User Experience as Body Language


When designing technological interactions, more often than not, we are designing virtual social interactions.  And social interactions are about communication.  And a key aspect of communication is body language but let’s call it non-verbal communication (nvc) as it’s a bit more inclusive of things like tone.  And communication is conducted by individuals guided by conventions.  And I know you’re not supposed to start sentences with ‘and’ but who cares because it’s a grammatical convention that doesn’t really matter any more and certainly not in such an informal context as blogging.

I’ve previously stated that User Experience Design addresses the ‘how’ as well as the ‘what’ when it comes to system requirements which traditionally focus mainly on what – ie the data, content and functionality in principle.  (UX of course takes this further with information architecture, content strategy, and so on).  If we liken the ‘what’ part to verbal communication then the ‘how’ part is equivalent to nvc, the positioning, the gestures, the tone, even the clothing.  How many systems and websites do we come across that can meet our needs but it’s like dancing with someone who has two left feet or dealing with someone who is socially awkward – like the boys in IT.  I’ve worked a long time in IT which allows me to make mean cracks like that…

Problems in system design arise for two main reasons. Firstly, it’s not a real interaction and most people are not used to modelling virtual interactions in technology to produce something that makes sense. The other, on the web anyway, is the desire for organisations to stand out and be different – and breaking conventions as a consequence.  I once worked on a project with a design agency who had designed a site for another organisation with the navigation on the right.  Interesting, I thought, for right-handers you don’t have to work across yourself.  But that’s nonsense, we mostly read left to right.  And everyone else does it on the left.  It wouldn’t work.  We’re not looking for logical here, we’re looking for understanding.  It’s the same when you see a site or web application with the logo on the right hand side, the search at the bottom, the content not grouped appropriately, the clumsiness of redoing or undoing something, etc.  As usability legend Steve Krug says, conventions are your friends.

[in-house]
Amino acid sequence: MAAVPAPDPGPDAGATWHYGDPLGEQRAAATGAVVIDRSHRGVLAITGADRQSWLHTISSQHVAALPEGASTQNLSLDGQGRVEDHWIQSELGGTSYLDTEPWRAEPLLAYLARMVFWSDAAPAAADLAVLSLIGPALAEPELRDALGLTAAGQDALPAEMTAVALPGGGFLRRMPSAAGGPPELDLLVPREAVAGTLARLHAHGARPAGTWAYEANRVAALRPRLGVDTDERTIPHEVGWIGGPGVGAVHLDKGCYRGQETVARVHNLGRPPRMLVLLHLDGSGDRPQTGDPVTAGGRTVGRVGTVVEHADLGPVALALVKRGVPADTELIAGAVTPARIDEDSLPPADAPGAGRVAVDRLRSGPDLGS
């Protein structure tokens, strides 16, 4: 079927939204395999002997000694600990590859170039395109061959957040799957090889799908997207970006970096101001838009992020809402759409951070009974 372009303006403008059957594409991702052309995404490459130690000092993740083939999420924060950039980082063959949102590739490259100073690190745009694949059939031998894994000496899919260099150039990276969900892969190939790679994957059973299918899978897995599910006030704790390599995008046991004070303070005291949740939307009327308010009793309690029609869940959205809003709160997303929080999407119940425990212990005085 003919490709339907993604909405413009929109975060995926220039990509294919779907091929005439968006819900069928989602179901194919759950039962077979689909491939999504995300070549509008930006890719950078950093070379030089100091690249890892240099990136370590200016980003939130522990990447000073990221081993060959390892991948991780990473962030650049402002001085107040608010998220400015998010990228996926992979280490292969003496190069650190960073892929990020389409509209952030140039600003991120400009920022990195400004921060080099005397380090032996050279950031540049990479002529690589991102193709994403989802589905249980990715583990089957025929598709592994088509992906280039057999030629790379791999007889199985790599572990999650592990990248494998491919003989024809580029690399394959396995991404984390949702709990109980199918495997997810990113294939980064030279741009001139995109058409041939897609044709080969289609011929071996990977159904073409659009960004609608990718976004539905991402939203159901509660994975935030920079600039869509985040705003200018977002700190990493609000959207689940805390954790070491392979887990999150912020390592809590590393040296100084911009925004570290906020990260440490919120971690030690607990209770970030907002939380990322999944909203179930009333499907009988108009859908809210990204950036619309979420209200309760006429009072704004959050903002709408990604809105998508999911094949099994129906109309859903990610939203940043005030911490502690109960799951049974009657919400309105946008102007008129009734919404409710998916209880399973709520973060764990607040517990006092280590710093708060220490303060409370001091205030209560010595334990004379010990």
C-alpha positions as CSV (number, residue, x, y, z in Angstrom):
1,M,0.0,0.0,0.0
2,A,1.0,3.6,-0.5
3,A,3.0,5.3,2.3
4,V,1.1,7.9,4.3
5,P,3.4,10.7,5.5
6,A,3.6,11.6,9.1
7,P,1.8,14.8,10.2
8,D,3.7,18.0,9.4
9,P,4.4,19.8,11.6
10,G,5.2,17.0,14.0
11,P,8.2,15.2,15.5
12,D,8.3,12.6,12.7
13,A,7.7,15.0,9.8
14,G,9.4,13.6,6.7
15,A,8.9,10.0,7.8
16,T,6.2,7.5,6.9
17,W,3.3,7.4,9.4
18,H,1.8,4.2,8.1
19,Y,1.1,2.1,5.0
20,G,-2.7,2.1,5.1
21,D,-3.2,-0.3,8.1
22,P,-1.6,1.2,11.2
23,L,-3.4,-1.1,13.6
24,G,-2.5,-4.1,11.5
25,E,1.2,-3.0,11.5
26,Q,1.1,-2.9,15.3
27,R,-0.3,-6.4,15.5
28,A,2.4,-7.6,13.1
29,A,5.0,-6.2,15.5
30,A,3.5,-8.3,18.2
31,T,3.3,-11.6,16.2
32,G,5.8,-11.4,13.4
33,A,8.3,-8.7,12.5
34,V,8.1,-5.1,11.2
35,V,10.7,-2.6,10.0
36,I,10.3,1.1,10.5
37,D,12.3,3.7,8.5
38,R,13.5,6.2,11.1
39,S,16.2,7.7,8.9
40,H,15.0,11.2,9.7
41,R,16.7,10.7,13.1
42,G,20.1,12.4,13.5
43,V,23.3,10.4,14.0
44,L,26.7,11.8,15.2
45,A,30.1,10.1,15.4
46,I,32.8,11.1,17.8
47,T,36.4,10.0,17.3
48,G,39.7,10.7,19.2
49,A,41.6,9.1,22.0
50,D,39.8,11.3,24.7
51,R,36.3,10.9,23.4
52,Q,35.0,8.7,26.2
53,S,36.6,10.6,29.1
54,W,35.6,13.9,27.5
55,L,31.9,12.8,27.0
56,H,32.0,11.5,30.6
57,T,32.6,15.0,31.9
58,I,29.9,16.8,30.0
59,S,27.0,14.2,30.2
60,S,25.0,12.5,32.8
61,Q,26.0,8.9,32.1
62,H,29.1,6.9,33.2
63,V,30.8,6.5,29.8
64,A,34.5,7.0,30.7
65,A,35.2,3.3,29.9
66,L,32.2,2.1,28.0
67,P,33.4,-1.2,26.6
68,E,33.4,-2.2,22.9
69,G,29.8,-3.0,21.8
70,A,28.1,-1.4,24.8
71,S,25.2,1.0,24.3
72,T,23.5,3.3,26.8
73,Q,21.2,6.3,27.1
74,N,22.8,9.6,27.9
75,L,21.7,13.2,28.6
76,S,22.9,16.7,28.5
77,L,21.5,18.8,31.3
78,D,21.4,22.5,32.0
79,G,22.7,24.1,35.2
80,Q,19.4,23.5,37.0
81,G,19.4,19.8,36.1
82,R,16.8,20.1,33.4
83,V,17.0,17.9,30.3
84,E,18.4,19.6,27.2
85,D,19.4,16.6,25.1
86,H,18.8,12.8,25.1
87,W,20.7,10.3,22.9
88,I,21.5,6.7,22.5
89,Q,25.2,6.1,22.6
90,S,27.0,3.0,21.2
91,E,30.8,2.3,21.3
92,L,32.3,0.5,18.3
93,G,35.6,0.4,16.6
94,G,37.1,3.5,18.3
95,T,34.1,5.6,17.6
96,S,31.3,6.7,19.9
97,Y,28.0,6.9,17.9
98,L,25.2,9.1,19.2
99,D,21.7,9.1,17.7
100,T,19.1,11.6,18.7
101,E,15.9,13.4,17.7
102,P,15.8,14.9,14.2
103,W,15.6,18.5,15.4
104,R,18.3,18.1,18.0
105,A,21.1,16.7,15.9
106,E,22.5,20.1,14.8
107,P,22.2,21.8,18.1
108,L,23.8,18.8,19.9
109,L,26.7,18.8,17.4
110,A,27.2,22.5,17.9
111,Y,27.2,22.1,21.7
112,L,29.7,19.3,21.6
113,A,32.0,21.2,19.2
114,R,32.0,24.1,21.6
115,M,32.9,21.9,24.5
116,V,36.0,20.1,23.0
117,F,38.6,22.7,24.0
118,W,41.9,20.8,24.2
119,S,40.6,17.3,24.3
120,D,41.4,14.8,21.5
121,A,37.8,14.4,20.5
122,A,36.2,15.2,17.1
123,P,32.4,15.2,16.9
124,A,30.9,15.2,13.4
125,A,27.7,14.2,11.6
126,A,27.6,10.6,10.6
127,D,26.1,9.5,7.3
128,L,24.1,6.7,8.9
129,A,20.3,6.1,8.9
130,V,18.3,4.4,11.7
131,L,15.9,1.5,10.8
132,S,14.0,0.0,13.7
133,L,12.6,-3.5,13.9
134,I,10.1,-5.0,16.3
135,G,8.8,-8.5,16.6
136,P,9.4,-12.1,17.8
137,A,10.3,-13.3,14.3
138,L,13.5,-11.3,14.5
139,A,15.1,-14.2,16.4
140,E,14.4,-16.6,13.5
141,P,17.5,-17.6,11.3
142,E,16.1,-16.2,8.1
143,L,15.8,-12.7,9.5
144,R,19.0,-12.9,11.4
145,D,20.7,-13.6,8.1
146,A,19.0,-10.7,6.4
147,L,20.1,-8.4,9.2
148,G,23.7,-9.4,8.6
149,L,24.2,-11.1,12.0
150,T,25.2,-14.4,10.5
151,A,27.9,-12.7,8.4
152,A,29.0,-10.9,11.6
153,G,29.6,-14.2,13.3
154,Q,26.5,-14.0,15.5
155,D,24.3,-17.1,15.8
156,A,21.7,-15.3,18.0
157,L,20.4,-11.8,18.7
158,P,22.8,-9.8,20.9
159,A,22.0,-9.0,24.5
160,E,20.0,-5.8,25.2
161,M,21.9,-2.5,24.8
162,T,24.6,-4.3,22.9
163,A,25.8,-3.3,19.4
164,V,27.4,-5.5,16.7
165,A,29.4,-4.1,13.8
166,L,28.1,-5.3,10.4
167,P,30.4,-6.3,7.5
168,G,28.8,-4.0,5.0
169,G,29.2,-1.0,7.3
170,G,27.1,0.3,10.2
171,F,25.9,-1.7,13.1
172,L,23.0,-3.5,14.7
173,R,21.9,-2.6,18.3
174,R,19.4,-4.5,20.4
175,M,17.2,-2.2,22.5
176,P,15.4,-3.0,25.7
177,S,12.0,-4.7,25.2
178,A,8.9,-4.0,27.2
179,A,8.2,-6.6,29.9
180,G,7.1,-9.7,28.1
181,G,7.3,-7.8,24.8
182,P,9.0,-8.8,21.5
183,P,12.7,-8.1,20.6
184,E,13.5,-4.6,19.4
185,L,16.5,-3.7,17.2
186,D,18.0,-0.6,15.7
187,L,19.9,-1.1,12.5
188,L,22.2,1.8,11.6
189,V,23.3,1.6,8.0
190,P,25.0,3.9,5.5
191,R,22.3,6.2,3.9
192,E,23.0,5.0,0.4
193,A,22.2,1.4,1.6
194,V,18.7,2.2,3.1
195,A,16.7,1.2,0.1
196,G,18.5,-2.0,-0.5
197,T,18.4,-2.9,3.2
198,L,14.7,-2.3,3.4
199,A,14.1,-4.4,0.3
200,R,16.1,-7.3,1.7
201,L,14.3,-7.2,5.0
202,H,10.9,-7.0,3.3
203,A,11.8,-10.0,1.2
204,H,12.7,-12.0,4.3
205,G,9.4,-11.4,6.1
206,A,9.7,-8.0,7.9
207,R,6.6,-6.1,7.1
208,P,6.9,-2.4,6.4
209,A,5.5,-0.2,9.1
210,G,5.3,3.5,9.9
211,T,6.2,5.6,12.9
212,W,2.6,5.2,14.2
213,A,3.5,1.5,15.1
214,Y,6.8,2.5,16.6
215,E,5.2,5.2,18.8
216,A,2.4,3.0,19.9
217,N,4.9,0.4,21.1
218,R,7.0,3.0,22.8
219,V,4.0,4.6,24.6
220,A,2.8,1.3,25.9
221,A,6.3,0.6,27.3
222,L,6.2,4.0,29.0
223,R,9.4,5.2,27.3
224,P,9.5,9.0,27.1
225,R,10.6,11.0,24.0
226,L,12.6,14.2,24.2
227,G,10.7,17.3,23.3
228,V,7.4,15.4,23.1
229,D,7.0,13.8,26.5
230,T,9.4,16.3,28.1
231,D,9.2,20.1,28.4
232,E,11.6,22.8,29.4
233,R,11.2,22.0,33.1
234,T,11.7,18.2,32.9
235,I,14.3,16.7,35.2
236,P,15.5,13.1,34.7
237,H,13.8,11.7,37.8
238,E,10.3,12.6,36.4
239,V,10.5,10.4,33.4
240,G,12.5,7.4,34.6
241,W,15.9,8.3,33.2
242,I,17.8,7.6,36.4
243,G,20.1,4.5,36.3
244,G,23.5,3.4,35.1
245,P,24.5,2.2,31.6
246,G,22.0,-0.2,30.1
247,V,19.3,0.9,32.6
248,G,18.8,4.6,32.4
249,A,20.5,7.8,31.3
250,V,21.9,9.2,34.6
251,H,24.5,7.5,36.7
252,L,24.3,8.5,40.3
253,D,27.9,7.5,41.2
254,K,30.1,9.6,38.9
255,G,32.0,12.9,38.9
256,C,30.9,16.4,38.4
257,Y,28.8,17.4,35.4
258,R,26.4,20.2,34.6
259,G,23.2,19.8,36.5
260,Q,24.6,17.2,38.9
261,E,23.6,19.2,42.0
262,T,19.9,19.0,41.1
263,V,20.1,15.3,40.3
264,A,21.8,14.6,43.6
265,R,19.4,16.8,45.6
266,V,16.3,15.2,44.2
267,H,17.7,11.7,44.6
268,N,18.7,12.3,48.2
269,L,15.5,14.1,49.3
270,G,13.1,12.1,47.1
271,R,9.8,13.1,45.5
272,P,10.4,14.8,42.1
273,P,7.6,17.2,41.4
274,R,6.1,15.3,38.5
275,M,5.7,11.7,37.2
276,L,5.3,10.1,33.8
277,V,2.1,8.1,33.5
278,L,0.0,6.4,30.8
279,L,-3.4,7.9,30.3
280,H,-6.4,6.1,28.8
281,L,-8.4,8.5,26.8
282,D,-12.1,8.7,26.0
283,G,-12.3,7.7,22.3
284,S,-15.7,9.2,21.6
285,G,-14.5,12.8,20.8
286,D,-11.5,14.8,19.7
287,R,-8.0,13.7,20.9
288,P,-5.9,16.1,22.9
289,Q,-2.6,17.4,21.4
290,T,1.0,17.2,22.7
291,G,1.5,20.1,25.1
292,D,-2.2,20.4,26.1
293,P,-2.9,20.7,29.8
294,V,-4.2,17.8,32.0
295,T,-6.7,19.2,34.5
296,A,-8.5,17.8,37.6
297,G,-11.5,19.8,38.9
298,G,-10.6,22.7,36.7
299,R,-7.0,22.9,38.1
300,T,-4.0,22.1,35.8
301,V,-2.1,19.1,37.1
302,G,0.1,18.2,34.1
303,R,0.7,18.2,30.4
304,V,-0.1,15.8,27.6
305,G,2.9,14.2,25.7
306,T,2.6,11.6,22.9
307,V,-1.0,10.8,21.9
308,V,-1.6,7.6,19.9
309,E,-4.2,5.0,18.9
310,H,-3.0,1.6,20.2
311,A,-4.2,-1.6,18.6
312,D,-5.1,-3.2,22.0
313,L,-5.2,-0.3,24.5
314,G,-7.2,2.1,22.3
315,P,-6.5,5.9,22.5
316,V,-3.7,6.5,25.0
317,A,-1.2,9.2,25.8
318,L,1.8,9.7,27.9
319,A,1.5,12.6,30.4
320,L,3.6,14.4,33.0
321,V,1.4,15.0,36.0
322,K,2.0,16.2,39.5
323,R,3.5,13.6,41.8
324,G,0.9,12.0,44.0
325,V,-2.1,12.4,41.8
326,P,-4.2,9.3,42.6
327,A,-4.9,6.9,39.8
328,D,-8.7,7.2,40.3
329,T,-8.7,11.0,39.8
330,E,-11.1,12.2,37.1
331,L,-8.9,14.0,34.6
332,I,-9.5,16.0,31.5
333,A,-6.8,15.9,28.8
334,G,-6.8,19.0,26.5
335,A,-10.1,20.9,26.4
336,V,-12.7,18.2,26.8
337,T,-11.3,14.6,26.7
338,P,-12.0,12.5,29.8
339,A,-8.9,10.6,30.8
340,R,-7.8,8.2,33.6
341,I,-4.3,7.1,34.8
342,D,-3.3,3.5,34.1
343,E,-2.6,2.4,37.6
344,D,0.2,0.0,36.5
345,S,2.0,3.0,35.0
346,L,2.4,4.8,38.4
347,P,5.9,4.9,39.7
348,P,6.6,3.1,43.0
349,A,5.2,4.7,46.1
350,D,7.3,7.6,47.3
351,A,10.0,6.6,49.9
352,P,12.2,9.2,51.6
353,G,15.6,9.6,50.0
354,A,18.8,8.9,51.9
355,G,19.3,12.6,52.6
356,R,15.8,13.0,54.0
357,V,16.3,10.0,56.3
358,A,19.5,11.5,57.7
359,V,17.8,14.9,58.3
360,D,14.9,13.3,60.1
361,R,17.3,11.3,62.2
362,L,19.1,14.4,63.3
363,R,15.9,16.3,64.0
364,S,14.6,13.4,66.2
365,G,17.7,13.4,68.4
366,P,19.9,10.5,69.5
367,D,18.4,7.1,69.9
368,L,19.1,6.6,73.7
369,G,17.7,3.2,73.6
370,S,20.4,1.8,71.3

The point of the nvc analogy is to always remember how something is conveyed.  Is it clumsy?  Is it awkward?  Can they understand it?  Do people get it?  Should we try it out?  All the usual questions you might ask about, say, a presentation, a best man’s speech, an email, or whatever.  Or is it the abominable ‘training issue’ which you can’t afford online – so dump it in Help/Frequently Unhelpful Questions.  It’s best to try to think of systems as modelling human interactions and to know when it’s time to stop reinventing the wheel.

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Why Business Analysis Fails the User Experience


We live in a world of opposites, or at least that is how people view the world. Previously, I talked about those that prefer either traditional, sequential waterfall software development or the more flexible agile approach. You also tend to find two polar opposites in the development of business applications in contrast to websites and e-commerce applications.  IT tends to attract those people that like to work with technology – and not people; whereas Marketing, where the whole point is to engage customers and interact with them, tends to attract those that like to work with people.  Yes there are exceptions but as generalisations they are true; I’ve worked on both sides of the fence and seen the differences consistently.  No wonder then that we find different worlds and tensions.  To get their websites done Marketing would sooner get their own team or outsource to design agencies who know the importance of getting across the right message, or customer experience in the fullest sense. This is all well and good in e-commerce but who will champion the corporate customer, the poor staff member with no choice but to be served by IT even when some of the systems they have to use look like they were designed by children?  We end up with a split between the user-oriented web/e-commerce sites that can delight their users (as well as sometimes frustrate them in their careless execution and lack of attention to detail) and business applications where the requirements are gathered and delivered to in a way that frequently fails to deliver to expectation. Have you noticed that the main difference in personnel is the presence of UX designers on the one hand and business analysts on the other?